Donald Lambro

WASHINGTON -- Last May, when oil was $74 a barrel, gasoline was $3 a gallon and up, and the Dow had just plunged 214 points, I said the Dow would hit 12,000 before the end of the year.

"Look for the total economy to grow to $13 trillion by next year and for the Dow to surpass 12,000 by year's end," I reported, adding an admonition from legendary financier J. P. Morgan that "anyone who bets against the American economy will lose."

That no doubt sounded wildly pollyanish to some people at the time, and I got a lot of ribbing from colleagues and friends, but it was based on the fundamentals I saw in the United States and global economy at the time.

The stock markets were mindlessly in the grip of fears at a time when, to paraphrase FDR, the only thing we had to fear was fear itself.

The Fed was raising interest rates in a myopic obsession with inflation whose core rate, minus energy, remained relatively tame. But the new Fed chairman, Ben Bernanke, was sending signals the Fed would pause, which it did, and there were other signs, too, of continued economic expansion.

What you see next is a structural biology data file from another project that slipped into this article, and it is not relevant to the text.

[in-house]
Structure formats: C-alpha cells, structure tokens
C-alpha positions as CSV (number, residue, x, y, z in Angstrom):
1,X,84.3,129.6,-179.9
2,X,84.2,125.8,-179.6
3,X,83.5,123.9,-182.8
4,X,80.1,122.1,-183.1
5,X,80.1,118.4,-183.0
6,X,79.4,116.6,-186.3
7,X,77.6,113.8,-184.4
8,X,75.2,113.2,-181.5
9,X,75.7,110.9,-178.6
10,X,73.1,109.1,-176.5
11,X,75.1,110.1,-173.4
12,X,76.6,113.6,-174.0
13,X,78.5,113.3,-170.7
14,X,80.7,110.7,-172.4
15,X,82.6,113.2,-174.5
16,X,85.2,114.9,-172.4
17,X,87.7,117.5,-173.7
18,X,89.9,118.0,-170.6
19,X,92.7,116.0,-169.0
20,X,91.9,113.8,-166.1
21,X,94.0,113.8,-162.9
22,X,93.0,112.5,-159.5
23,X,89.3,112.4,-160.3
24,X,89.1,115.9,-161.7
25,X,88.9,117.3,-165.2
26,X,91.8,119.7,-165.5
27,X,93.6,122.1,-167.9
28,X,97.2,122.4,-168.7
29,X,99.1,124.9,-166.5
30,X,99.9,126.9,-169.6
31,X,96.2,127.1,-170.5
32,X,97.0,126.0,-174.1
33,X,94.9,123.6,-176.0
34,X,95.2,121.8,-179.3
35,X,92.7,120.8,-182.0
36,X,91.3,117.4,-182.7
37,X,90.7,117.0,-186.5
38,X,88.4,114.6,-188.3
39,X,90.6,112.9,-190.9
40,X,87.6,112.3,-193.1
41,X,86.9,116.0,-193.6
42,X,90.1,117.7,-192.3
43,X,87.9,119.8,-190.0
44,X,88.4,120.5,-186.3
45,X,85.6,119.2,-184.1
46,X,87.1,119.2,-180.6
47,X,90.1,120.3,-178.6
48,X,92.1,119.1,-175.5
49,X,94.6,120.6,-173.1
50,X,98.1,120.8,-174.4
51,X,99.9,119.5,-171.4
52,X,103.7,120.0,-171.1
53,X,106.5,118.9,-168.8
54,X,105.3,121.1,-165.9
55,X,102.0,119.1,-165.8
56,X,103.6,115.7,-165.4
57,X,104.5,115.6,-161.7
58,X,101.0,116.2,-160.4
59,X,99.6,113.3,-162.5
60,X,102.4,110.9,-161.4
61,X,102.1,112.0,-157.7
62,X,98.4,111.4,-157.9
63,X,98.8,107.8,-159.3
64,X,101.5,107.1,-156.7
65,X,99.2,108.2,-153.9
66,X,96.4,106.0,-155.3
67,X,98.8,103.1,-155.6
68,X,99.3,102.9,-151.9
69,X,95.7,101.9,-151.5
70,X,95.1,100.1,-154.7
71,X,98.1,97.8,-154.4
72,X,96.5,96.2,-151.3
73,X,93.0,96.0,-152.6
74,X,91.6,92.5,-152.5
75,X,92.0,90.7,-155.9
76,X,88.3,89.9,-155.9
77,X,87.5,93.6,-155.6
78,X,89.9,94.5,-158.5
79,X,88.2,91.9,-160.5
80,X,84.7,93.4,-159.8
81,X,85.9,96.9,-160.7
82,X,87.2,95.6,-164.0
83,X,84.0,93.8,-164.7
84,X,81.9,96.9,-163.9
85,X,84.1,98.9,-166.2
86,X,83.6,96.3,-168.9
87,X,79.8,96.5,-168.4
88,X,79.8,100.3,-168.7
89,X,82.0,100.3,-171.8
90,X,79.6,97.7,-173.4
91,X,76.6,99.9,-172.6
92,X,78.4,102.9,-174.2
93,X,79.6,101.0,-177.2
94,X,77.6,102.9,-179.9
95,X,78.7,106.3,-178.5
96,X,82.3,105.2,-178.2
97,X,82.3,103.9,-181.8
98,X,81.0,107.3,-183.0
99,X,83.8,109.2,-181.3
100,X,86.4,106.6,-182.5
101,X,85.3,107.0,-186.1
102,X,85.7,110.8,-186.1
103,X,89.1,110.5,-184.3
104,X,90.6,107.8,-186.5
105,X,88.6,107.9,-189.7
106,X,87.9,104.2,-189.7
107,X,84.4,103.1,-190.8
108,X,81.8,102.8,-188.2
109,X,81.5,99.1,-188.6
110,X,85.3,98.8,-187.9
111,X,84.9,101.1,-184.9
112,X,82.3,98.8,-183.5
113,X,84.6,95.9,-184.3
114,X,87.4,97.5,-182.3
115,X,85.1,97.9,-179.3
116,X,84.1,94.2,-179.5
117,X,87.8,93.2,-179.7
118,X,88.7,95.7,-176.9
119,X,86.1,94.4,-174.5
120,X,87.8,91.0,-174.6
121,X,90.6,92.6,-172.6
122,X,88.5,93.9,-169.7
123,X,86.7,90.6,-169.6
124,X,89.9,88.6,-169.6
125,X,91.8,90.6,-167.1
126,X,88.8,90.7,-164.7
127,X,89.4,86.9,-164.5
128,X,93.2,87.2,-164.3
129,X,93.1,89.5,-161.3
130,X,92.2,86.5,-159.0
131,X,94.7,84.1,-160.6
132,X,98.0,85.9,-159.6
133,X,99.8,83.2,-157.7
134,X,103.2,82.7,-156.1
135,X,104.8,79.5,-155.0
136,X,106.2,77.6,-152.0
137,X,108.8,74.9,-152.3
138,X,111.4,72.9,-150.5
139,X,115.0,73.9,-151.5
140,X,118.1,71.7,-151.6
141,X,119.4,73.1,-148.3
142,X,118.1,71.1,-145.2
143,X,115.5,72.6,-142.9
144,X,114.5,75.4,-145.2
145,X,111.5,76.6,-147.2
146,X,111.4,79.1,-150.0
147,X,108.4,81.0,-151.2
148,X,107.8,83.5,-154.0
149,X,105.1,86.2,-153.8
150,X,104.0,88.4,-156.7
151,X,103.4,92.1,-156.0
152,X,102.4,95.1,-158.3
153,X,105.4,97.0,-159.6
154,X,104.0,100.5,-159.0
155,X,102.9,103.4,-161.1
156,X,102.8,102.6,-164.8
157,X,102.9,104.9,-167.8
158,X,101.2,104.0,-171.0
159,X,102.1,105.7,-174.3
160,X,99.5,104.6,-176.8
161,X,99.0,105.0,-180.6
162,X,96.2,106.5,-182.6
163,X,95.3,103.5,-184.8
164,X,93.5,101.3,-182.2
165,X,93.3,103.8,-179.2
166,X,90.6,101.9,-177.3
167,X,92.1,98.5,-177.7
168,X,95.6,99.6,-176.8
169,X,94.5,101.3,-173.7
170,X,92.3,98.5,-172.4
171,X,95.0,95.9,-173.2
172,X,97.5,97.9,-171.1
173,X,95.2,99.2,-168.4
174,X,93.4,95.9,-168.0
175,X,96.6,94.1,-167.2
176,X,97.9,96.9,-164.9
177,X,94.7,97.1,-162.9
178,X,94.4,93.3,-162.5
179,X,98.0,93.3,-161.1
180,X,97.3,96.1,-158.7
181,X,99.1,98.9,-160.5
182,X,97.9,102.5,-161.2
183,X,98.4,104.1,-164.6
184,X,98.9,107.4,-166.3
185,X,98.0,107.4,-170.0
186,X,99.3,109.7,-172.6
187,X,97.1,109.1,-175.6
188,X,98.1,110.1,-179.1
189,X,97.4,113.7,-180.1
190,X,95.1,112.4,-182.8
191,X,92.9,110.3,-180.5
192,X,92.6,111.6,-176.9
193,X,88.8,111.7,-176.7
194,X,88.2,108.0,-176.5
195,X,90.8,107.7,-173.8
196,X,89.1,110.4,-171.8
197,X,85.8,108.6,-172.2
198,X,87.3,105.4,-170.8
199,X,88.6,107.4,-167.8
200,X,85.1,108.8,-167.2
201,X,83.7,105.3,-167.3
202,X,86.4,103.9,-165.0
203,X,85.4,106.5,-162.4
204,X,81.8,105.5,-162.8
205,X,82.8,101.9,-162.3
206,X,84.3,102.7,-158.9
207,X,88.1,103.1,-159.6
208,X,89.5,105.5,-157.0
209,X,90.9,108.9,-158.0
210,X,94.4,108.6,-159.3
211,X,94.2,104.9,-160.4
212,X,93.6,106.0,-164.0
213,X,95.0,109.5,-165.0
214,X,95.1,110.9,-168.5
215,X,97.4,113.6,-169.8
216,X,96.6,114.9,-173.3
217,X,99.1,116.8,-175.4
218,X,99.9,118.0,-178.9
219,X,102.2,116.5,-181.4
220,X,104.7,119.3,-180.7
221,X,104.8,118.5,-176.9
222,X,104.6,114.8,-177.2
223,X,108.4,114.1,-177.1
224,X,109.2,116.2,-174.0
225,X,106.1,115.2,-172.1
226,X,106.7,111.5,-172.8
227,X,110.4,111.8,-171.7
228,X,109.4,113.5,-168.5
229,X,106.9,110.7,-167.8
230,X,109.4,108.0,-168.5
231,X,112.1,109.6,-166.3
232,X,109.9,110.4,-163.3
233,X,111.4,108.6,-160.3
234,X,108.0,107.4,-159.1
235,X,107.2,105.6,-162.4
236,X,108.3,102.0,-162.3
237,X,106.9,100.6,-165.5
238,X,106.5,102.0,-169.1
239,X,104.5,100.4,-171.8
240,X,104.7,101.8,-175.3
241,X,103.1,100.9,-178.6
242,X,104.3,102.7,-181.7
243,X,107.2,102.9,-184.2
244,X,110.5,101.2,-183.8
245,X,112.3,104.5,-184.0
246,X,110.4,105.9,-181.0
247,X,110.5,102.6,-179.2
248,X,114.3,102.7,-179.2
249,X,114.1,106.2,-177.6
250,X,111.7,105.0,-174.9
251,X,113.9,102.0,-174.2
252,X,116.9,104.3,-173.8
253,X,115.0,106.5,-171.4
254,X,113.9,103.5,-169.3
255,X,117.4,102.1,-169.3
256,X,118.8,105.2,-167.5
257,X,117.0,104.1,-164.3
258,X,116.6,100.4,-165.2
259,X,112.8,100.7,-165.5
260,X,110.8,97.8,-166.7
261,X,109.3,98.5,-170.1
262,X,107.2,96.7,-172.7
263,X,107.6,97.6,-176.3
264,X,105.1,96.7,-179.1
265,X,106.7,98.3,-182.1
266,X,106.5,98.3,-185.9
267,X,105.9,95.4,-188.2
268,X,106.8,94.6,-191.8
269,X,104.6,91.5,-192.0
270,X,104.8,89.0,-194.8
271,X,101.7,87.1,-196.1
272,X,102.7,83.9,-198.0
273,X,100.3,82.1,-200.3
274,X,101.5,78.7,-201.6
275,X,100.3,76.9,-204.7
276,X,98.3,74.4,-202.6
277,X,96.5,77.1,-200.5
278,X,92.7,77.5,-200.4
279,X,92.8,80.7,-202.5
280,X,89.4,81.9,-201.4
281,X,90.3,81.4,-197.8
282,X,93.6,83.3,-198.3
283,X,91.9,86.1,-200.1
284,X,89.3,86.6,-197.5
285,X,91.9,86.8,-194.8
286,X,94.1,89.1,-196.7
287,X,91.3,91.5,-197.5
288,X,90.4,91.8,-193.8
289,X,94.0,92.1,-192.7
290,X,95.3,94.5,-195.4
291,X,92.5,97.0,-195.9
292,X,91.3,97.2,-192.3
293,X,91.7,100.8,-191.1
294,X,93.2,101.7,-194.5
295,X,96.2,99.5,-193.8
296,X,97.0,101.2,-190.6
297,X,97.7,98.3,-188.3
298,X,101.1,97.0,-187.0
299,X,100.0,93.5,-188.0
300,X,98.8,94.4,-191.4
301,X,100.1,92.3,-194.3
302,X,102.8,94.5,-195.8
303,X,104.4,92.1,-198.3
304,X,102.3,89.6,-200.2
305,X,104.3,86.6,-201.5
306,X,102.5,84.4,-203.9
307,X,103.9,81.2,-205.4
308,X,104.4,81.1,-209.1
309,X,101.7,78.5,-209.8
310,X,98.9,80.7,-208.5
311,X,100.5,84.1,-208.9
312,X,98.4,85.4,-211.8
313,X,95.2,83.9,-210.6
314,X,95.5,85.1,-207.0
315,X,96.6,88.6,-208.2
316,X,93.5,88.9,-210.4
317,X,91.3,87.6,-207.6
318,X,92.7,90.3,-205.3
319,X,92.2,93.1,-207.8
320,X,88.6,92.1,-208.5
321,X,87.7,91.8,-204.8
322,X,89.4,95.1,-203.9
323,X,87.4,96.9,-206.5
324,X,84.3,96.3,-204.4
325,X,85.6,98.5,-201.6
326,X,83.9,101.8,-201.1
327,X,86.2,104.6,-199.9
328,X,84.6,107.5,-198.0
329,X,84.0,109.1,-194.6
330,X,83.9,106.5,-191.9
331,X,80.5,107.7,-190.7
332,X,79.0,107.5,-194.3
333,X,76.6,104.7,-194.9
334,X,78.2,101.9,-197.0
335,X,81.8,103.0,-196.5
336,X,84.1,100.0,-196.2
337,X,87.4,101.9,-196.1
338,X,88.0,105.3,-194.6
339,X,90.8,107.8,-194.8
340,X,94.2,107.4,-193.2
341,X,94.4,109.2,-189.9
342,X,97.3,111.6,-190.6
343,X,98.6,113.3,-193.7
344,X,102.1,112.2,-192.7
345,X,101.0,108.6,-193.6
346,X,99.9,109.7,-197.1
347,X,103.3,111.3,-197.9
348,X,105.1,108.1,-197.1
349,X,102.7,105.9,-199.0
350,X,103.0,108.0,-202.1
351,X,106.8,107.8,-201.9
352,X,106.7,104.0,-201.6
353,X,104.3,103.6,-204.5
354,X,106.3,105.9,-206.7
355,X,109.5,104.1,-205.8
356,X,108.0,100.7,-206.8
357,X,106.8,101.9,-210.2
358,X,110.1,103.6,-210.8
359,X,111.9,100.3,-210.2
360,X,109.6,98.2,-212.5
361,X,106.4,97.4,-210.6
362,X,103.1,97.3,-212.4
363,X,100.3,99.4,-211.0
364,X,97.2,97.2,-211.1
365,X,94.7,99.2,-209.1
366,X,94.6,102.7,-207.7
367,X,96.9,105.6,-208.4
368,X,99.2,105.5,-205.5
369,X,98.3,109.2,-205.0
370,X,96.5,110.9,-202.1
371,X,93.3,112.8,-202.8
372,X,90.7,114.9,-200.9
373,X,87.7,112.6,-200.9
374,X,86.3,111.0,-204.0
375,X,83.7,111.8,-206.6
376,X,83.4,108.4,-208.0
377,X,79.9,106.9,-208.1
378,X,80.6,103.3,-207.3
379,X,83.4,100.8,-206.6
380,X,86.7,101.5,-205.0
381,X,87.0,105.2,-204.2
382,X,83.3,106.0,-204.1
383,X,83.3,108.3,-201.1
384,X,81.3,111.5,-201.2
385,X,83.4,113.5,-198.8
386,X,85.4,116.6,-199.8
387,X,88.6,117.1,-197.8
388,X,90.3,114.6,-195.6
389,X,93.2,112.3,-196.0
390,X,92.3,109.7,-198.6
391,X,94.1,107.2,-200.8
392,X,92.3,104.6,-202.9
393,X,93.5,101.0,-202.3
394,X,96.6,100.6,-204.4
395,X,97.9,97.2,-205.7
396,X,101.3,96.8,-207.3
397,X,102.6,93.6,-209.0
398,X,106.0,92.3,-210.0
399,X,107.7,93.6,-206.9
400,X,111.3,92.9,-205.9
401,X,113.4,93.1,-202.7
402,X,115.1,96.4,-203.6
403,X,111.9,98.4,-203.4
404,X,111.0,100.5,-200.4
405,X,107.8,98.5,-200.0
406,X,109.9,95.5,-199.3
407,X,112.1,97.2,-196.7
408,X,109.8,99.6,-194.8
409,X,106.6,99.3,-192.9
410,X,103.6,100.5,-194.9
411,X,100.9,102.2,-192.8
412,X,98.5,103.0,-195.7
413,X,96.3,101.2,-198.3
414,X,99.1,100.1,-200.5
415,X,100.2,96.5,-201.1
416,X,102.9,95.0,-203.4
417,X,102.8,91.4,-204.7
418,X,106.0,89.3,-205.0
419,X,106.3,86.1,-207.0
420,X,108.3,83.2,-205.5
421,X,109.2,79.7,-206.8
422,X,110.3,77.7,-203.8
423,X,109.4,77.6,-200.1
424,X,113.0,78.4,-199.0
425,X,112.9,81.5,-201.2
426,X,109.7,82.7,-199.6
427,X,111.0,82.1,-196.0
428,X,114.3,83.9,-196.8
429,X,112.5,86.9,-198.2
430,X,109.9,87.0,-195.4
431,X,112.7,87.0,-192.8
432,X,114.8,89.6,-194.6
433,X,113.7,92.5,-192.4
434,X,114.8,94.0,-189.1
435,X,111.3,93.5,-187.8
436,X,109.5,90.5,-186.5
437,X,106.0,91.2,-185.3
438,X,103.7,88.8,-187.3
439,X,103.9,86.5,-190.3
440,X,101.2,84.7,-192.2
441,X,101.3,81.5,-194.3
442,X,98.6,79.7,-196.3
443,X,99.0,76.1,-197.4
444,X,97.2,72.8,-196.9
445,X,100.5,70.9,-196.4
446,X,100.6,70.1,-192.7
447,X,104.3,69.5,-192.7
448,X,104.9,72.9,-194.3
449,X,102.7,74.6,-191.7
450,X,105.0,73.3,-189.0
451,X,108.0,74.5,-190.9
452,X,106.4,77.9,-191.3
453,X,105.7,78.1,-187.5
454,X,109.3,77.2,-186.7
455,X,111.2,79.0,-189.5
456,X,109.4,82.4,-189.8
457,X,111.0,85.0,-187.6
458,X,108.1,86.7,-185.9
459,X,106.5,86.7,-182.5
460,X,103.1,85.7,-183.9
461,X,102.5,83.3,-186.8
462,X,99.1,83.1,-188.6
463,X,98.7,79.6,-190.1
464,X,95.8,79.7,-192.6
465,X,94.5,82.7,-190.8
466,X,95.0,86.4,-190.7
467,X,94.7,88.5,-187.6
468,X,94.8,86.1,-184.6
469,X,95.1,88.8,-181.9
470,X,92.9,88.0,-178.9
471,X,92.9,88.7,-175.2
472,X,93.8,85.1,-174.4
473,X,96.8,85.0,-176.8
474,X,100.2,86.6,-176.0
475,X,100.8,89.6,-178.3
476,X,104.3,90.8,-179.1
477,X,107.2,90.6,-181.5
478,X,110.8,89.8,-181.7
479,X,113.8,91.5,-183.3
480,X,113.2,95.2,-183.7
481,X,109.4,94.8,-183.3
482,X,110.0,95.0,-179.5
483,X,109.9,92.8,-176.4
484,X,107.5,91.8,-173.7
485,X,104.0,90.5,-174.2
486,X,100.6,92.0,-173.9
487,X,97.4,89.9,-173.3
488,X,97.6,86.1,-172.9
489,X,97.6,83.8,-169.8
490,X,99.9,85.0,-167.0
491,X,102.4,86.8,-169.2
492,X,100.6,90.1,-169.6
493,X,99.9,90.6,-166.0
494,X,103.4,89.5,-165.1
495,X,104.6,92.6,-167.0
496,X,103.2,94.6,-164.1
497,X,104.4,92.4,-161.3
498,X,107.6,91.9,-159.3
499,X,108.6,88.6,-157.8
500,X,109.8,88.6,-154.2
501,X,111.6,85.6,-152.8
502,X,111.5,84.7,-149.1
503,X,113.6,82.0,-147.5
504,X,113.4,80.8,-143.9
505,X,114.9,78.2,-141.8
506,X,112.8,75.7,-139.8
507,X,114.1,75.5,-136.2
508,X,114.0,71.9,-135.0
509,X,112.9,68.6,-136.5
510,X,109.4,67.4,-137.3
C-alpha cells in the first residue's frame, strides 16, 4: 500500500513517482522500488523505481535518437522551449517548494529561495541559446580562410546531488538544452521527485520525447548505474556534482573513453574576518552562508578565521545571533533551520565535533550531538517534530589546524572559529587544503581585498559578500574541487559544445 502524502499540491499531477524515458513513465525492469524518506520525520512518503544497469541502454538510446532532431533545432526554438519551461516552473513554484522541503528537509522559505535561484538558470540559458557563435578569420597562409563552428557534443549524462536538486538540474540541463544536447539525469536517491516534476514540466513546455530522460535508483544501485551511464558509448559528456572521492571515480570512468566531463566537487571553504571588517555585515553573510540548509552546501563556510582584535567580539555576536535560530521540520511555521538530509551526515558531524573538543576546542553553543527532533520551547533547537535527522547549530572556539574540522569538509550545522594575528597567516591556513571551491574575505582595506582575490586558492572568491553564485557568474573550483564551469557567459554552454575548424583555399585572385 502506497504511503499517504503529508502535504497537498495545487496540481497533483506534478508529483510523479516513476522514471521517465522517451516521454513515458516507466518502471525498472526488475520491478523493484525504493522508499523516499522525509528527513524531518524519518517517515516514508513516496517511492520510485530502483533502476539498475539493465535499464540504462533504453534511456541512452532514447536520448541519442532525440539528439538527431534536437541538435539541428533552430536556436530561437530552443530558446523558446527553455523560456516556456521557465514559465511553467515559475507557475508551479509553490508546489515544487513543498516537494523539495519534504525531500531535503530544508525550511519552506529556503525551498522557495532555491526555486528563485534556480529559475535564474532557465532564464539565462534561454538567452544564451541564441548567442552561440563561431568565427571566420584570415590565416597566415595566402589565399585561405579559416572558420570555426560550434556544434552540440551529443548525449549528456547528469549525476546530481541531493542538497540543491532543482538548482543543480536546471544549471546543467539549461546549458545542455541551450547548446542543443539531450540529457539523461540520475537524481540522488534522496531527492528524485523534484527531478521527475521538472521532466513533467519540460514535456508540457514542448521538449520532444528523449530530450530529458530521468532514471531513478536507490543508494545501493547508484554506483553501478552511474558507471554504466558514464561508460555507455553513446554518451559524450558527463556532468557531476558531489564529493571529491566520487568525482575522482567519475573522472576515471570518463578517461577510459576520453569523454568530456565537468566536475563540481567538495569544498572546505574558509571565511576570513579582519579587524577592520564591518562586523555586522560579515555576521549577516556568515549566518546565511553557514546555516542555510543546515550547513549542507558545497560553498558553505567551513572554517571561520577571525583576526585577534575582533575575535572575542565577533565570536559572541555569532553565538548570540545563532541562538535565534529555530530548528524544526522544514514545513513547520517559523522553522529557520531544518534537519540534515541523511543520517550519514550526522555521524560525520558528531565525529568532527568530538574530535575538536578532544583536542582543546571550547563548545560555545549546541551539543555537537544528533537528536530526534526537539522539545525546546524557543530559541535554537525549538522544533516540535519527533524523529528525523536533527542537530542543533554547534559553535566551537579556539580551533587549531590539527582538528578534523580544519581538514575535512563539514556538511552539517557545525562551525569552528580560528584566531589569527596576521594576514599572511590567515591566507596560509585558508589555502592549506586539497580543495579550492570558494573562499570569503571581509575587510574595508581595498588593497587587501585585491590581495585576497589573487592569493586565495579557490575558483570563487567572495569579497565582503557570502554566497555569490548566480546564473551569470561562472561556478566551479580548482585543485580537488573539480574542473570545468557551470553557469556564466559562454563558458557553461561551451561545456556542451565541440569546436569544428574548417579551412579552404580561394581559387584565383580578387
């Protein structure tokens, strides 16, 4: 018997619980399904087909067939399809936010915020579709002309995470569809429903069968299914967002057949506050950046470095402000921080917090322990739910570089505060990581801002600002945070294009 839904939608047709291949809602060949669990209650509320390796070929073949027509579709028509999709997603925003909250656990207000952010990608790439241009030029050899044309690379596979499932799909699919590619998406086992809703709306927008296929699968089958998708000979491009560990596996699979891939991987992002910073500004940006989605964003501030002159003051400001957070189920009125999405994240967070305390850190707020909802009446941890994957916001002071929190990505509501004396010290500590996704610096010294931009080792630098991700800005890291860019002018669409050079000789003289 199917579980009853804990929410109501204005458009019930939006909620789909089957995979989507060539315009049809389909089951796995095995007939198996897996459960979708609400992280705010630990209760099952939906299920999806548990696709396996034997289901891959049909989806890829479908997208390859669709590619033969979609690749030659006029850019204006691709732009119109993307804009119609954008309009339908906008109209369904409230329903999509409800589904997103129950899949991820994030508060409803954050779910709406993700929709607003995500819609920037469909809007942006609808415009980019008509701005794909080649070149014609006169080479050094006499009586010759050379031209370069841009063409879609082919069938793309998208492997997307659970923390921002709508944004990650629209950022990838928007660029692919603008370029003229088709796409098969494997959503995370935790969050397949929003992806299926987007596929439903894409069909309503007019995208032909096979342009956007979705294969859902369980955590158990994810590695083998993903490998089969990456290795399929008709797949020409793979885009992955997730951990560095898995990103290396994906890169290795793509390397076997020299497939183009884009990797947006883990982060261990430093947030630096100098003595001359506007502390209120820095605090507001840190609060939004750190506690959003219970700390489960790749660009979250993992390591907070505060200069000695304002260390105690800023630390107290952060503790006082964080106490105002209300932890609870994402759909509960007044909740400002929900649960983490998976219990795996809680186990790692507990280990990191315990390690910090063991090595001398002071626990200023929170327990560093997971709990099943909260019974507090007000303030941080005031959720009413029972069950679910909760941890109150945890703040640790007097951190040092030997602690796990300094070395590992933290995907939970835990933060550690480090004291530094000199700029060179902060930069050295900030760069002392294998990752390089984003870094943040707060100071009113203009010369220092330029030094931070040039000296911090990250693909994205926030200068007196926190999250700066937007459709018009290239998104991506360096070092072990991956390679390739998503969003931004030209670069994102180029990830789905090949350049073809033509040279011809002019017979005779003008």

The Republican-run Congress was extending the 2003 capital gains and dividend tax cuts that President Bush quickly signed. Oil was showing signs of declining and, I believed at the time, gas prices would fall too. All this promised to further fuel the financial markets once Wall Street got over its bearish jitters, which it eventually did when it was clear that the sky was not falling.

At the same time, I saw a resurgent long term global economy boosting U.S. exports, continued growth in new jobs, higher corporate profits and renewed interest from investors looking to climb aboard while there was still time to grab some inexpensive stocks. The economy was growing by better than 4 percent and I saw no events on the horizon that were going to short-circuit that trend.

So here we are (as of last Thursday) approaching November and the 2006 congressional elections with the Dow surpassing 12,000 and the rest of the broader markets -- as well as the global markets -- rising along with it.

The questions that need to be answered now are twofold: Will the bull market and rising stock values influence the voters' anti-Republican mood over the next two weeks -- enough to blunt expected Democratic gains -- and will this economy keep growing as it has under Bush's pro-growth tax cut policies?

Donald Lambro

Donald Lambro is chief political correspondent for The Washington Times.